15. A molecular biological approach to reducing dietary amino acid needs.

    PubMed

    Rees, W D; Flint, H J; Fuller, M F

    1990-07-01

    Rapid developments in transgenic animal technology make it possible to consider introducing new metabolic capabilities into animals, using genes from other species. Lysine and threonine are both essential amino acids in mammals, and are commonly the first and second limiting amino acids, respectively, for protein accretion in pigs and poultry fed cereal based diets. Here we consider the potential for transgenic animals with microbial biosynthetic pathways for these amino acids.

  16. Docosahexaenoic acid, but not eicosapentaenoic acid, supplementation reduces vulnerability to atrial fibrillation.

    PubMed

    Ramadeen, Andrew; Connelly, Kim A; Leong-Poi, Howard; Hu, Xudong; Fujii, Hiroko; Laurent, Gabriel; Domenichiello, Anthony F; Bazinet, Richard P; Dorian, Paul

    2012-10-01

    The potential health benefits of ω-3 polyunsaturated fatty acids (PUFAs) usually are studied using a combination of docosahexaenoic acid (DHA) and eicosapentaenoic acid (EPA). This combination reduces vulnerability to experimentally induced atrial fibrillation (AF). It is unknown whether EPA and DHA have differential effects when taken alone. Using a model of pacing-induced atrial hemodynamic overload, we investigated the individual effects of EPA and DHA on vulnerability to AF and atrial remodeling. Thirty-four dogs were randomized into 3 groups, all of which underwent simultaneous atrial and ventricular pacing at 220 beats per minute for 14 days. One group received purified DHA (≈1 g/d) orally for 21 days beginning 7 days before pacing began. Similarly, 1 group received ≈1 g/d purified EPA. In a third (control) group (No-PUFAs), 8 dogs received ≈1 g/d olive oil, and 12 were unsupplemented. Electrophysiological and echocardiographic measurements were taken at baseline and 21 days. Atrial tissue samples were collected at 21 days for histological and molecular analyses. Persistent AF inducibility was significantly reduced by DHA compared with No-PUFAs median [25-75 percentiles], 0% [0%-3%] for DHA versus 3.1% [2.2%-11%] for No-PUFAs; P=0.007) but not by EPA (3.4% [1.9%-8.9%]). DHA also reduced atrial fibrosis compared with No-PUFAs (11 ± 6% versus 20 ± 4%, respectively; P<0.05), whereas EPA did not (15 ± 5%; P>0.05). DHA is more effective than EPA in attenuating AF vulnerability and atrial remodeling in structural remodeling-induced AF.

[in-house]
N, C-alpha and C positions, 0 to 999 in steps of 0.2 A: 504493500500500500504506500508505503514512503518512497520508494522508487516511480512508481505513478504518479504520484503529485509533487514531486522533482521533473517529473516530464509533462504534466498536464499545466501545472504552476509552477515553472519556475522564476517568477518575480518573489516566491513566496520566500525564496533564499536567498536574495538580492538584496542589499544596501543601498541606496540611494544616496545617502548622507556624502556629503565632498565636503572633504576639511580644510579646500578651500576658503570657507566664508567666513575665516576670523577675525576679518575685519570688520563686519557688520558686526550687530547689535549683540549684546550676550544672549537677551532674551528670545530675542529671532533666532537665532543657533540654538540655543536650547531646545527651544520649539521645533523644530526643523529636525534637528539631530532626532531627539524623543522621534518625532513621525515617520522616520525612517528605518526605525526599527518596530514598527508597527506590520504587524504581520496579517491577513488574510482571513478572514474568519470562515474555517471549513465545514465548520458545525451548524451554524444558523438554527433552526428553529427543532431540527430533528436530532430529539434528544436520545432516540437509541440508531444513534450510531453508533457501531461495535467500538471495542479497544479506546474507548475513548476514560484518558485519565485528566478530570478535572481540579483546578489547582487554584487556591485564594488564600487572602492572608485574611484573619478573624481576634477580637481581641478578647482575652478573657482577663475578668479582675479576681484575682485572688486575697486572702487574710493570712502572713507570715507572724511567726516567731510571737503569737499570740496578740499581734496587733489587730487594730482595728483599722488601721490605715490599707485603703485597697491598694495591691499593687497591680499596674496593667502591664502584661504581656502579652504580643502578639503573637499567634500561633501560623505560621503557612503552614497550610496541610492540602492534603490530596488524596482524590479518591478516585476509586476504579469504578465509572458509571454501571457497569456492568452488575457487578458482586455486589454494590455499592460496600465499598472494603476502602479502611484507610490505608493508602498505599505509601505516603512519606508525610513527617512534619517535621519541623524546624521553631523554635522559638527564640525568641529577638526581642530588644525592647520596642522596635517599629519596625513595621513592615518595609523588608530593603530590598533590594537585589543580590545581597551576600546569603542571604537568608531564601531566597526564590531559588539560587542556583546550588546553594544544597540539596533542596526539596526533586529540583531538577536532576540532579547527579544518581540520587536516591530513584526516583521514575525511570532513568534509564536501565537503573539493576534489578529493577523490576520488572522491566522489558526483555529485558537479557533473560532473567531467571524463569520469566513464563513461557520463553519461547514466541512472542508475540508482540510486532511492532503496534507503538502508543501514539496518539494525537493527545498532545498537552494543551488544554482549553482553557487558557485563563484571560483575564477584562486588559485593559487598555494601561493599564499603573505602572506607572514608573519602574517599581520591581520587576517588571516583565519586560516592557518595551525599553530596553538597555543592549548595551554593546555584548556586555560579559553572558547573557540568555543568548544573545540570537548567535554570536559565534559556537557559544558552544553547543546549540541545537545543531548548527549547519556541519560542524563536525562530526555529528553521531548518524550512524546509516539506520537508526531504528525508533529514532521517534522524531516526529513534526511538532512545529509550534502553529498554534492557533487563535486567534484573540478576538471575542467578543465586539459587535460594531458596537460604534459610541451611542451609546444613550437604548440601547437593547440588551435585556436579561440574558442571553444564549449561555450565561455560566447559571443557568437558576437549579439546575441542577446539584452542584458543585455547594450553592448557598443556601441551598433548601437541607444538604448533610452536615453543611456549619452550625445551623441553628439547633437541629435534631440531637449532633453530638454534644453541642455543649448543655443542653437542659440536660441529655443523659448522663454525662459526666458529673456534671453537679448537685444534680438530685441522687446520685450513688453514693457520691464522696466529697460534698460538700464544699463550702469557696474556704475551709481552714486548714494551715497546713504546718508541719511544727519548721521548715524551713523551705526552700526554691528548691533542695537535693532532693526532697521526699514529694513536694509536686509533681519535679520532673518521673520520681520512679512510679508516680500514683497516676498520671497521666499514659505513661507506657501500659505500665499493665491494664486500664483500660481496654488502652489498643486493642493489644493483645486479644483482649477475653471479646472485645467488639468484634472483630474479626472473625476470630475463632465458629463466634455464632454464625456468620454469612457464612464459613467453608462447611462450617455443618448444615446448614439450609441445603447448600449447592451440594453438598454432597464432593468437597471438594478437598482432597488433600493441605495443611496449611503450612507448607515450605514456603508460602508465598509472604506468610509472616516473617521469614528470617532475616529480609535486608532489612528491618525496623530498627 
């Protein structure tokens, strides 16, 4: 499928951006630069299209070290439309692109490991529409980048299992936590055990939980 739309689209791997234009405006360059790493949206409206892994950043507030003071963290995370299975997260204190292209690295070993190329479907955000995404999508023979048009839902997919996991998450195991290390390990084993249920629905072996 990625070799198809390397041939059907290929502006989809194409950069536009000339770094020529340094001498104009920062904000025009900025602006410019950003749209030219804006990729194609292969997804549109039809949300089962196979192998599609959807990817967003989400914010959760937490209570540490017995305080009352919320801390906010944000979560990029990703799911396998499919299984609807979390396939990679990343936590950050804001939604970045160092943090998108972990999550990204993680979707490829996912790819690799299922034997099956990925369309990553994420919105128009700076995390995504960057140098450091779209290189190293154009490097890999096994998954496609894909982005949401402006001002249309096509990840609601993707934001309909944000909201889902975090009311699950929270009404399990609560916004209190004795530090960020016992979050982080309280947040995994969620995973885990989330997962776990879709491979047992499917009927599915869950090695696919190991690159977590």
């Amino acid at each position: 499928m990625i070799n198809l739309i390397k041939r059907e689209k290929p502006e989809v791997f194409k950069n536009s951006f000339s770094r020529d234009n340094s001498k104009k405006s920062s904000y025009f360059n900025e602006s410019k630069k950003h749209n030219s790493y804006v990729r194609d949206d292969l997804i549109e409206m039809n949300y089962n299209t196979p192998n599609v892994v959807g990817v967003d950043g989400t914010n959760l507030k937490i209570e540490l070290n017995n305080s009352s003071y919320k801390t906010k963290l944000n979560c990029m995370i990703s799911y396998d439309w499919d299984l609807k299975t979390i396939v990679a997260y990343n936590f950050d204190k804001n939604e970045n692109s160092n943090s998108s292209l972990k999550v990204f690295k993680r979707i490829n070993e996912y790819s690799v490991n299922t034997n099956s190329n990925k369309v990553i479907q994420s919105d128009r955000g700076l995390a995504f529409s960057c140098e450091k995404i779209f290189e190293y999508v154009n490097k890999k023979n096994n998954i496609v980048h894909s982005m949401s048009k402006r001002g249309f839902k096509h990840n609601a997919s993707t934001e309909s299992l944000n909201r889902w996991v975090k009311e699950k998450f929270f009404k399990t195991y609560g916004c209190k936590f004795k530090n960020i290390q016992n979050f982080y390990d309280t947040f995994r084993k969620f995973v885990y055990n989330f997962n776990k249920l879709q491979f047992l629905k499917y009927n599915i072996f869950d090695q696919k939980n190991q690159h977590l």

17. Formula with long-chain polyunsaturated fatty acids reduces incidence of allergy in early childhood.

    PubMed

    Foiles, Amanda M; Kerling, Elizabeth H; Wick, Jo A; Scalabrin, Deolinda M F; Colombo, John; Carlson, Susan E

    2016-03-01